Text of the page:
The “spy balloon” episode took the wind out of the stated purpose of Secretary of State Antony Blinken’s now-postponed China visit, which was aimed at achieving rapprochement between Washington and Beijing. The dominant view among the US strategic affairs community sees the downing of the “spy balloon,” the cancelled visit of Blinken, and now the refusal by the US president to apologize for “killing” the civilian Chinese airship, as the formal launching of a New Cold War amid increasing hostility between the two rival nations. Although Beijing criticized the US’s “irrational” action as an “overreaction,” analysts abroad and within the mainland are interpreting China’s quick apology for the Chinese flying object mistakenly entering the US air space as [China’s] unwillingness to escalate “balloon” row. Besides, other voices, including the Washington-based think tank CSIS, the Wall Street Journal, and a high-ranking Chinese diplomat, have argued that the entire matter should have been treated and dealt with as a diplomatic episode. The chargé d'affaires of the Chinese embassy in Washington Xu Xueyuan wrote in an article in the US media that China-US relations should not be “led astray by a wandering balloon.” The raison d’etre for downplaying the controversy has been interpreted by some as Beijing’s objective to “restore and develop the economy” that has been dragged down by the three-year epidemic in 2023.
This panel discussion will analyse the incident and deliberate on the following questions: a) has the storm over the balloon robbed Washington and Beijing of an opportunity; b) if this is really the beginning of a New Cold War, what are the security implications in the Indo-Pacific; c) does an intensification of US-China competition indicate that China could queer the pitch for India’s G20 presidency this year; d) is the balloon row really the spectacle that the Biden administration will use “to push its stuttering election cart”; and, last but not least, e) what does one make of the fact that China figured at least five times in Biden’s POTA speech.
About the Panelist
Prof. Da Wei is the Director of the Center for International Security and Strategy (CISS) at Tsinghua, and professor of the Department of International Relations, School of Social Science, Tsinghua University. Prof. Da’s research expertise covers China-US relations and US security & foreign policy. He has worked in China’s academic and policy community for more than 2 decades. Prior to current positions, Prof. Da was the Assistant President of University of International Relations (2017-2020), Director of the Institute of American Studies, China Institutes of Contemporary International Relations (2013-2017). Prof. Da has written hundreds of policy papers for the Chinese government and published dozens of academic papers in journals in China, the US and other countries. He earned his BA and MA from UIR, and his Ph.D. from CICIR. Prof. Da was a Visiting Senior Fellow at the Atlantic Council of the United States from 2006 to 2007, and a Visiting Senior Associate at SAIS, Johns Hopkins University from 2008 to 2009.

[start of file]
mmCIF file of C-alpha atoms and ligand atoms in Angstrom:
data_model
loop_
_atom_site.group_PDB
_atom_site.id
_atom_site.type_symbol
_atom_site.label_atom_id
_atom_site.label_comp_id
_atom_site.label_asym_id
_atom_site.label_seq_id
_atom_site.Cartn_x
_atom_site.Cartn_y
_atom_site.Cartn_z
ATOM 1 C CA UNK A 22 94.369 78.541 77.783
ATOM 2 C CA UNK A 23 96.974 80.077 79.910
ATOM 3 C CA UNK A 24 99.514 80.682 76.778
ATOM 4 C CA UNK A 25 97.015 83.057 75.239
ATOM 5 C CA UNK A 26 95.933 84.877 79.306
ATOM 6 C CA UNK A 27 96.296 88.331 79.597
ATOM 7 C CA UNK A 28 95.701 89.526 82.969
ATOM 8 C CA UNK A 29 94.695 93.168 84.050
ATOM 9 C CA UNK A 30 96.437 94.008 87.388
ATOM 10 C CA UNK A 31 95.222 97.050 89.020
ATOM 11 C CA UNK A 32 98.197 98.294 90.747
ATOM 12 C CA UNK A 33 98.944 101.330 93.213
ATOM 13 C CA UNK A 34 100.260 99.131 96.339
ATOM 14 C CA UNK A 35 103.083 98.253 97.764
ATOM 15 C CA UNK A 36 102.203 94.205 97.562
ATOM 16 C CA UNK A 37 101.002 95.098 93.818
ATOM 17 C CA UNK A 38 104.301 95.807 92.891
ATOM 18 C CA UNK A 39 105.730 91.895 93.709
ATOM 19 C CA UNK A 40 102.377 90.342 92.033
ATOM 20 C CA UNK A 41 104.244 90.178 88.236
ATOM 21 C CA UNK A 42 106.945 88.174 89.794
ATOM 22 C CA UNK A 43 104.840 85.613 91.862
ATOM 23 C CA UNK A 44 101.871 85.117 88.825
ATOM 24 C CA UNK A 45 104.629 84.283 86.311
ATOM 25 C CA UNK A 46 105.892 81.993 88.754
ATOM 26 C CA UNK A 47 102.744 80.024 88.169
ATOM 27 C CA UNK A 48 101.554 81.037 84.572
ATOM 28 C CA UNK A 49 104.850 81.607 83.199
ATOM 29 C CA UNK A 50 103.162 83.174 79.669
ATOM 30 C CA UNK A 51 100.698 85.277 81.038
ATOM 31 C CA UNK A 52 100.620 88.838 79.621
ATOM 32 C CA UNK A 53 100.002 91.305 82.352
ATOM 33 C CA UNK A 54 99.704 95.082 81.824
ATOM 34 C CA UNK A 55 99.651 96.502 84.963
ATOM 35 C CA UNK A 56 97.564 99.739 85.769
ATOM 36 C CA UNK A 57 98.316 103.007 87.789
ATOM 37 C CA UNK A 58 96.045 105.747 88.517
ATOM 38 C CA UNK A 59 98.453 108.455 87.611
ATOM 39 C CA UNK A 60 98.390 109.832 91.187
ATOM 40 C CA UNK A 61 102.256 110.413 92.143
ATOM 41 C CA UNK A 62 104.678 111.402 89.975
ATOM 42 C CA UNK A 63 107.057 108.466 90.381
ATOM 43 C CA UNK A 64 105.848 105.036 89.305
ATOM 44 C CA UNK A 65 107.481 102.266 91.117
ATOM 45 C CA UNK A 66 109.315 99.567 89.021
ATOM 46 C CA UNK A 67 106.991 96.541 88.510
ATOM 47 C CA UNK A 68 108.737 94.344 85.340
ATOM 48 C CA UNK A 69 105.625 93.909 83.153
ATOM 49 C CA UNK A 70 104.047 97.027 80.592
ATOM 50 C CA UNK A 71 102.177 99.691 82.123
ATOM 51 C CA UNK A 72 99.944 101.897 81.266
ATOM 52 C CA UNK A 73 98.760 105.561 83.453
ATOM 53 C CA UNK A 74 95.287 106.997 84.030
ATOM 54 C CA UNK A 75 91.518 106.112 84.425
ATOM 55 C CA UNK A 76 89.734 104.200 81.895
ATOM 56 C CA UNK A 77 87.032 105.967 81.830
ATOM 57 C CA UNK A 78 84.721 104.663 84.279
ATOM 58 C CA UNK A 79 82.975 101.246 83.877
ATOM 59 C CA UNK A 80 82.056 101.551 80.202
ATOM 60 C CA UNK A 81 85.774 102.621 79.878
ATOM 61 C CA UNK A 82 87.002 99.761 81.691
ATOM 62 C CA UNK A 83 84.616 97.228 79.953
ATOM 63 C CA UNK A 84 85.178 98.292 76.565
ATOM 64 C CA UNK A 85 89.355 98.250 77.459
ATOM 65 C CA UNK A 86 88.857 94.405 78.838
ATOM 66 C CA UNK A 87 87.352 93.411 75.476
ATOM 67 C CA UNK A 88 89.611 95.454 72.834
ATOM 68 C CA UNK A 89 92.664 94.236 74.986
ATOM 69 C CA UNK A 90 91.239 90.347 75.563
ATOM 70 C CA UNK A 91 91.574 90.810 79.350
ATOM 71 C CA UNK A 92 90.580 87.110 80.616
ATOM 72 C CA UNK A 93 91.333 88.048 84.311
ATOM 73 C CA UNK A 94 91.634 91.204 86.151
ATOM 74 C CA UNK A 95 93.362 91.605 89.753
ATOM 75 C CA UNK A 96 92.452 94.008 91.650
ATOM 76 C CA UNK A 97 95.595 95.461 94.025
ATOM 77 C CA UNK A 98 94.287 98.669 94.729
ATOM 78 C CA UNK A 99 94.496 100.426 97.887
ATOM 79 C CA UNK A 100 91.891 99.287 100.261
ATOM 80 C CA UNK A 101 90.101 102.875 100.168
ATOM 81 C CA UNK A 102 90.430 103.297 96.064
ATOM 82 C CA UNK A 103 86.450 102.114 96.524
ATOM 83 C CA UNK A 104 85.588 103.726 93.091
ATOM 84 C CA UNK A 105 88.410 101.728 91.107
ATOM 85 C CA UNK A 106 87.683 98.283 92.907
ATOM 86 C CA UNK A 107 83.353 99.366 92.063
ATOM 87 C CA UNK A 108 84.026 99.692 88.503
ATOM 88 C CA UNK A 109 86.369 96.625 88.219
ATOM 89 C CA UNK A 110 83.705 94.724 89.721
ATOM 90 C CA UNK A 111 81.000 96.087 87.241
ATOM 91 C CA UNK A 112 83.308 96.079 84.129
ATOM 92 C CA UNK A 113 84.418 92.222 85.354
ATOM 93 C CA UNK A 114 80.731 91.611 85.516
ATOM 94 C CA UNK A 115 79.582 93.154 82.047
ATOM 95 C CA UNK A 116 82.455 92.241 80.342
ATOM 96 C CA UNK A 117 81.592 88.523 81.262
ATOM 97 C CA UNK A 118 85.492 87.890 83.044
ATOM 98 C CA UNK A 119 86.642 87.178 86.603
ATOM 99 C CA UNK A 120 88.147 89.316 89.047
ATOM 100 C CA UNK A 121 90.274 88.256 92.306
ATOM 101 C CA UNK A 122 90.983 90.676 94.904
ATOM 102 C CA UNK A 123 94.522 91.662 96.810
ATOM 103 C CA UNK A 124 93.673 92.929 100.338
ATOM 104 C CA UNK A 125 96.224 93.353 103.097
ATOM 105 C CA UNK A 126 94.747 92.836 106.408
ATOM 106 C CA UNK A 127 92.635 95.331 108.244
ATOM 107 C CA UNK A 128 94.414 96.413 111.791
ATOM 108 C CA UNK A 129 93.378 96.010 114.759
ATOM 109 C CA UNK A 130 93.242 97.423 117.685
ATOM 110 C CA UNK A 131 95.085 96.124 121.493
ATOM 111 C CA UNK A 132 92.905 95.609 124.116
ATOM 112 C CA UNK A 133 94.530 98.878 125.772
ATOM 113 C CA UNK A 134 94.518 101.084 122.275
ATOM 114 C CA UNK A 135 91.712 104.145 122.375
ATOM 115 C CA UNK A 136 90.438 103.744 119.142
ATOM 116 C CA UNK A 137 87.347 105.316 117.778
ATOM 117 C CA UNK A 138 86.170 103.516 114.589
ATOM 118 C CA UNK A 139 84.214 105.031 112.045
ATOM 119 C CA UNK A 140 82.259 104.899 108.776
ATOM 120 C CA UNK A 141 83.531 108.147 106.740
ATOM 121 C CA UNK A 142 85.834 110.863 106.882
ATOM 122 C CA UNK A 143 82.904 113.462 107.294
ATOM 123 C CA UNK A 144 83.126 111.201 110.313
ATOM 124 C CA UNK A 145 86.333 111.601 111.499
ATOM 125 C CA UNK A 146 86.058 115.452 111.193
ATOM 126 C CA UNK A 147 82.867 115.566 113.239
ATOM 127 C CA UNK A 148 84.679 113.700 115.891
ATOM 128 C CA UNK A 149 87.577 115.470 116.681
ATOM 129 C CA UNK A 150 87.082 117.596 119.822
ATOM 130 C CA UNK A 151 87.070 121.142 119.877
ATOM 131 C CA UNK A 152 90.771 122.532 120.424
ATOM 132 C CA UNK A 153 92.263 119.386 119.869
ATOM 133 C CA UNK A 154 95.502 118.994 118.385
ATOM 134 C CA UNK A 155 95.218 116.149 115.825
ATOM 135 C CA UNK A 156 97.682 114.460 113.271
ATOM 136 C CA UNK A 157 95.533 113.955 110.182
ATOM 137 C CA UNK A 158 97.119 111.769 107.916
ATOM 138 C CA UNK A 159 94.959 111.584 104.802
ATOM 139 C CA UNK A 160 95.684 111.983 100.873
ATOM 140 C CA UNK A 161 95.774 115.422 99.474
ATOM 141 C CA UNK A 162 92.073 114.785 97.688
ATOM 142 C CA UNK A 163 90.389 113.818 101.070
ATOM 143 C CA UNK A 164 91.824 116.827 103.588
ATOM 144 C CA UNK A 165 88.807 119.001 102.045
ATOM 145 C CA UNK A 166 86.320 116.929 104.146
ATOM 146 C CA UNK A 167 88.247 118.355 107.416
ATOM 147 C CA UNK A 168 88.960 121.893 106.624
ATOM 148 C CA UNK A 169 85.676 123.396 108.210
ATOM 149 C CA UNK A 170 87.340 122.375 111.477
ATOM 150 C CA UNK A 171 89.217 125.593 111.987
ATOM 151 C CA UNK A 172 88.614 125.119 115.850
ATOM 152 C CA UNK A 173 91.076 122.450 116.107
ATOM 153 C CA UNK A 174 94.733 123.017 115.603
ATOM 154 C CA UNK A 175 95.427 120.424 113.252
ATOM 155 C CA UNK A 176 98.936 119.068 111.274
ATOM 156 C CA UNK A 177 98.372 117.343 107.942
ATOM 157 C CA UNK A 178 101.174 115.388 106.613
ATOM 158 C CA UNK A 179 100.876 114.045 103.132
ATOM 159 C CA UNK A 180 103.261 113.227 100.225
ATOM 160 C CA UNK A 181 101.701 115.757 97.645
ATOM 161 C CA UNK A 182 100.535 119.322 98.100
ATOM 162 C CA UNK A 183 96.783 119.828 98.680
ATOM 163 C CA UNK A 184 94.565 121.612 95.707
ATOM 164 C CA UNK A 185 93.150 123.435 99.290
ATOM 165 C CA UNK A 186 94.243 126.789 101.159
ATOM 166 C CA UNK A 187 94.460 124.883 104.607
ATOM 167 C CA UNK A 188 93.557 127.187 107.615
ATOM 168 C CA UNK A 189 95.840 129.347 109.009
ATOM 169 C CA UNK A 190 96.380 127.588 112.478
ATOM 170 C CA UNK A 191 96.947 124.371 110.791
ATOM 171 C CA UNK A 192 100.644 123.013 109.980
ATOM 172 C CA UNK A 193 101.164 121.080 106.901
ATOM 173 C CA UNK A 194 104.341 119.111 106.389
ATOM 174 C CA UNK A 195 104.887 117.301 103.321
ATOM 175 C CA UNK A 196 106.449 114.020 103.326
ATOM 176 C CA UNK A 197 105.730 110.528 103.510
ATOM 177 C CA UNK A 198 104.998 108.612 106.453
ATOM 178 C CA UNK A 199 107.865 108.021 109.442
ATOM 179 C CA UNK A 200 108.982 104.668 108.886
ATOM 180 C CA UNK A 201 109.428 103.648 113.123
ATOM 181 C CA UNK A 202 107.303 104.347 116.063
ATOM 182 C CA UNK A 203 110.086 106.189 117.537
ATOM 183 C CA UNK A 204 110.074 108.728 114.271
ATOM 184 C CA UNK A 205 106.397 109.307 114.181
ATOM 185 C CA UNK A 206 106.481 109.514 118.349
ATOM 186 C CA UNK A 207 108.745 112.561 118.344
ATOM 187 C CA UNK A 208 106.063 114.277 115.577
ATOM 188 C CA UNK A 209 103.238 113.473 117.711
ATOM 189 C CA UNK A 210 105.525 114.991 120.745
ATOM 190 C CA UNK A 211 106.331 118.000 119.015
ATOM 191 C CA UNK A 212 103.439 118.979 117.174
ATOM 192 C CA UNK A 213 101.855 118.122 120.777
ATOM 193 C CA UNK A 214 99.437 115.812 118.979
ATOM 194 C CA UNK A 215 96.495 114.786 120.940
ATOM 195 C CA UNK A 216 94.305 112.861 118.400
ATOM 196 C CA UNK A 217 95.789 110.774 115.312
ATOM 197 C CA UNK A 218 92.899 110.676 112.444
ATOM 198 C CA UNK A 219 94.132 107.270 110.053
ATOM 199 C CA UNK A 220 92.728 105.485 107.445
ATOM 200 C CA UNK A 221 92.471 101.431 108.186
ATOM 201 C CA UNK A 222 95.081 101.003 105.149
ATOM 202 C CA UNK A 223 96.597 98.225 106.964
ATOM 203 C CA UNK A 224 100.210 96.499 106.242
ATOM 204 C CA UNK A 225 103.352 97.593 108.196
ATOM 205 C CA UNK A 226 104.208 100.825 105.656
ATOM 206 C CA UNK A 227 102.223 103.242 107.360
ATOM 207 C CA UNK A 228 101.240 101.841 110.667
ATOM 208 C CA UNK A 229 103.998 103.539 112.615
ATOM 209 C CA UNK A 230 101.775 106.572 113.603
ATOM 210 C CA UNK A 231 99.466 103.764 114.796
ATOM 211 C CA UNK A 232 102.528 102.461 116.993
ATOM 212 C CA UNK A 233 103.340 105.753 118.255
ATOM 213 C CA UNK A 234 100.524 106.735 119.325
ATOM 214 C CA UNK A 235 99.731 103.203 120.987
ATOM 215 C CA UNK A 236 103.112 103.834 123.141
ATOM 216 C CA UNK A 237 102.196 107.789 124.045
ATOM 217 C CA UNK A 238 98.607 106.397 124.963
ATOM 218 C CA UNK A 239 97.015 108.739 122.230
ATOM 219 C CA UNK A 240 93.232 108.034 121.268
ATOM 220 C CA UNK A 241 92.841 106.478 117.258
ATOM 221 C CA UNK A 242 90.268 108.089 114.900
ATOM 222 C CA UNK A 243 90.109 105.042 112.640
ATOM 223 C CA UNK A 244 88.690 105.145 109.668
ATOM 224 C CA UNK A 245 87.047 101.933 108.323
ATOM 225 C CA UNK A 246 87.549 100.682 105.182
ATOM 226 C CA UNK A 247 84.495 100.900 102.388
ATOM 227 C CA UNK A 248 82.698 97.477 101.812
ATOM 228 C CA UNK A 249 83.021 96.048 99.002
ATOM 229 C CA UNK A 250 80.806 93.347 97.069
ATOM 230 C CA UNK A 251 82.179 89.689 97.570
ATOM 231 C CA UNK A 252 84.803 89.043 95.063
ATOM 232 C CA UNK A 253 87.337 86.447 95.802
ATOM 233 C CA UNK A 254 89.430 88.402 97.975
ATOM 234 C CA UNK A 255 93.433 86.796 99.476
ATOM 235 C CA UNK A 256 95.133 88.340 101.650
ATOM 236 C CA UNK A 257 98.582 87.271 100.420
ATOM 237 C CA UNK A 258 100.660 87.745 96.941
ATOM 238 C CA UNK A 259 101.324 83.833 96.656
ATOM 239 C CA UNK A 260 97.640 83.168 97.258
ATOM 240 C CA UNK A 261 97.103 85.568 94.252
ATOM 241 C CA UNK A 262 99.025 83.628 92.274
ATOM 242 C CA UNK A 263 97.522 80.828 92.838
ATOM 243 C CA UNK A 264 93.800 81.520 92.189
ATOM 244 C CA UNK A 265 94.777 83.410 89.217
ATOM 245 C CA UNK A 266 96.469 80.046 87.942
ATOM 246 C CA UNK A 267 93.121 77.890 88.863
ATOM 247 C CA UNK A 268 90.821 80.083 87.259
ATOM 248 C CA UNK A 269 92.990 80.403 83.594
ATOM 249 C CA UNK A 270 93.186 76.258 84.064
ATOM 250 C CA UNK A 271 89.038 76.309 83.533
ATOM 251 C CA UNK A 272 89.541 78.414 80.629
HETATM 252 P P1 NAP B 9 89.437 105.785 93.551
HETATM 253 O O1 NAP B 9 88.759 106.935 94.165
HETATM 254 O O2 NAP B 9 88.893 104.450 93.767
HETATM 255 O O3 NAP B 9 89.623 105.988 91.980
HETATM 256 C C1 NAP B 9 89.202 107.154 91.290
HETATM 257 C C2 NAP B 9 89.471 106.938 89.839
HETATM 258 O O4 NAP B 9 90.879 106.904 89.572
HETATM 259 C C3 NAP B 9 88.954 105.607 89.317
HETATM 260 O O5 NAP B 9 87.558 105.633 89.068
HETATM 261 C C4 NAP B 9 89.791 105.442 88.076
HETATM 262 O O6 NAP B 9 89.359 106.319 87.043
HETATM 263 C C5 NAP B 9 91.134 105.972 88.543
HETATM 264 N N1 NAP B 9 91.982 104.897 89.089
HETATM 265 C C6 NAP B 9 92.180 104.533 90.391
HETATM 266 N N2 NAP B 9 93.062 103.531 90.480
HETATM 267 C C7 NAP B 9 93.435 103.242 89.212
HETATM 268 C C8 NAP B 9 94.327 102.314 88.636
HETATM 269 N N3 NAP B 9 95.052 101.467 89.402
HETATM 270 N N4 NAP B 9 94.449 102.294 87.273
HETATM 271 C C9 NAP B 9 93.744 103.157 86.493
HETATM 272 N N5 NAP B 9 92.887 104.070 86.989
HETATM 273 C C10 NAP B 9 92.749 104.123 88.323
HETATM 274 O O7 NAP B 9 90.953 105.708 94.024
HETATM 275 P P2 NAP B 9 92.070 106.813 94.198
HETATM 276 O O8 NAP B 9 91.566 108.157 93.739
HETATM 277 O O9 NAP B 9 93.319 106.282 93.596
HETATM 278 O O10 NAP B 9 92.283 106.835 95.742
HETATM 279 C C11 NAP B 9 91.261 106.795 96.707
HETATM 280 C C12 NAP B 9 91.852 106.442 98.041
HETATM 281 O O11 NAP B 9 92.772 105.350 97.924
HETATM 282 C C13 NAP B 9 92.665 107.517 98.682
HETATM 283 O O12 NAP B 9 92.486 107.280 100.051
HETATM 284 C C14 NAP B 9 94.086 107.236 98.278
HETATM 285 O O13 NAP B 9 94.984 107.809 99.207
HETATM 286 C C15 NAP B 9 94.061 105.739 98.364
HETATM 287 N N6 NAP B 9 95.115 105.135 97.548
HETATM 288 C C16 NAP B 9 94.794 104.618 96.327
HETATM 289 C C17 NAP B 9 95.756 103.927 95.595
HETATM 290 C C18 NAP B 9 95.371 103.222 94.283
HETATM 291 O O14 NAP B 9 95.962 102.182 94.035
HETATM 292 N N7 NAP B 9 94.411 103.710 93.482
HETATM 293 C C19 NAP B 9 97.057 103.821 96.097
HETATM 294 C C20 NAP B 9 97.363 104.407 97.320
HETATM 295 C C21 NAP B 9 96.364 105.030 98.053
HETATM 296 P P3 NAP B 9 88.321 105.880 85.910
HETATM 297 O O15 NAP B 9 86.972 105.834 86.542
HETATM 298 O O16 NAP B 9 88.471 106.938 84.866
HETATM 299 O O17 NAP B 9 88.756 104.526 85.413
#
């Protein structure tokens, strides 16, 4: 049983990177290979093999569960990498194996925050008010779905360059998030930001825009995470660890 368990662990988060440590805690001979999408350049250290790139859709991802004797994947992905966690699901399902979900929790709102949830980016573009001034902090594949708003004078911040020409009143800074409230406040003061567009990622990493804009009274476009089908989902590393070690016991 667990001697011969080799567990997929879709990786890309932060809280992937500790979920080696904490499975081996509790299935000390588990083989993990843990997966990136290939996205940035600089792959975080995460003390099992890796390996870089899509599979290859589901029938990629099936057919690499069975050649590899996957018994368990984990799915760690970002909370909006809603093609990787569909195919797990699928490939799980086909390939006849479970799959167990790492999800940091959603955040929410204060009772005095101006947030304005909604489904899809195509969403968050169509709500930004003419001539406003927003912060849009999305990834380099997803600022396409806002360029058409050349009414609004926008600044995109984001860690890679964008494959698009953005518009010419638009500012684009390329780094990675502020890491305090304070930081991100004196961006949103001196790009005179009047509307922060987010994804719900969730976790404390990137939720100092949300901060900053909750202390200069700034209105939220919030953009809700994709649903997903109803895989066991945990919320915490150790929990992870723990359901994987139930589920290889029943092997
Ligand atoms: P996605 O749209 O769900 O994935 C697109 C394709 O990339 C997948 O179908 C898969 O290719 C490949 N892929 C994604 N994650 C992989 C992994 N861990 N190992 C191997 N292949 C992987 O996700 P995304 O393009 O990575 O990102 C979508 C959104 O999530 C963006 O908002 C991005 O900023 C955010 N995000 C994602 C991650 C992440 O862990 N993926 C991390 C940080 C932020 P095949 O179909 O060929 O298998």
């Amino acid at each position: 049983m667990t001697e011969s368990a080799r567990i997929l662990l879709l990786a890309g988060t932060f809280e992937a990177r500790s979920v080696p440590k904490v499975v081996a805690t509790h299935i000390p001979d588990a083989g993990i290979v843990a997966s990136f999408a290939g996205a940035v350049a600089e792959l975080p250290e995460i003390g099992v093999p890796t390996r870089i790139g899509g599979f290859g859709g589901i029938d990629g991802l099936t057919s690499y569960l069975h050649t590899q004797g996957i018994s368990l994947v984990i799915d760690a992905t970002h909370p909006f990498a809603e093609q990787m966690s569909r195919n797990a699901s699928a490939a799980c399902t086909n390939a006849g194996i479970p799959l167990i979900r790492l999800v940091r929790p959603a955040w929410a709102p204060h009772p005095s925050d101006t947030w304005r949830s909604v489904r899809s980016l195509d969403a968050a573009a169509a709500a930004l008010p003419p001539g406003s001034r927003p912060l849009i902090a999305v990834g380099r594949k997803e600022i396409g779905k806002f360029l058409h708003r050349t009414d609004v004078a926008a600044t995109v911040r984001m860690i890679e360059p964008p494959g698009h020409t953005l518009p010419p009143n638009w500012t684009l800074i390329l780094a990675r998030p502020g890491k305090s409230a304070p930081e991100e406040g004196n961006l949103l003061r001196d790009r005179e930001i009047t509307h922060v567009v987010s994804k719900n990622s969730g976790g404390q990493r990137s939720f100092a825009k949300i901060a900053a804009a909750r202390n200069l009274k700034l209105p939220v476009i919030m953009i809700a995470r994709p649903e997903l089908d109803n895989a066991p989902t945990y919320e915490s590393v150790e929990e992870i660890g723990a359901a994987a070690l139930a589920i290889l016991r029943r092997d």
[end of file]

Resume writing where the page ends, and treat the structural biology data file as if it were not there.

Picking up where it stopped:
Ms. Shannon Tiezzi is Editor-in-Chief at The Diplomat. Prior to that, she was The Diplomat’s China editor. Her main focus is on China, and she writes on China’s foreign relations, domestic politics, and economy. She received her master’s degree from Harvard University, with a focus on modern Chinese literature, and her B.A. in English and Chinese from The College of William and Mary. Shannon has also studied at Tsinghua University in Beijing.
Prof. Alka Acharya is Honorary Director of the ICS and Chairperson at the Centre for East Asian Studies, SIS, Jawaharlal Nehru University. She has been teaching courses on Chinese Foreign Policy and Political Economy to the Masters and M.Phil students and guiding doctoral research since 1993. She is the joint editor of the book Crossing a Bridge of Dreams: 50 years of India-China and has contributed chapters to many books and journals. She has authored a book China & India: Politics of Incremental Engagement, published in 2008 and most recently edited a volume titled Boundaries and Borderlands: A Century after the 1914 Simla Convention (Routledge, New York 2023). She was nominated by the Indian government as a member of the India-China Eminent Persons Group (2006-2008) and member of the National Security Advisory Board of the Government of India for two terms (2006-2008) and (2011-2012).
About the Moderator
Prof. Hemant Adlakha is Vice-Chairperson, Honorary Fellow of the ICS and Professor at Centre for Chinese and South East Asian Studies, Jawaharlal Nehru University, New Delhi and Prof. Adlakha’s areas of research include political and foreign policy discourse in the PRC and modern Chinese Literature and Culture. He is a member of the International Editorial Committee, International Society for Lu Xun Studies, Seoul (ROK). His articles have appeared in China Report, The Diplomat, Japan Times, Encyclopaedia of Race and Racism, 2nd Edition, Washington etc. His co-translation of Lu Xun’s prose poetry collection from Chinese into Hindi has been published by the NBT in November 2019.
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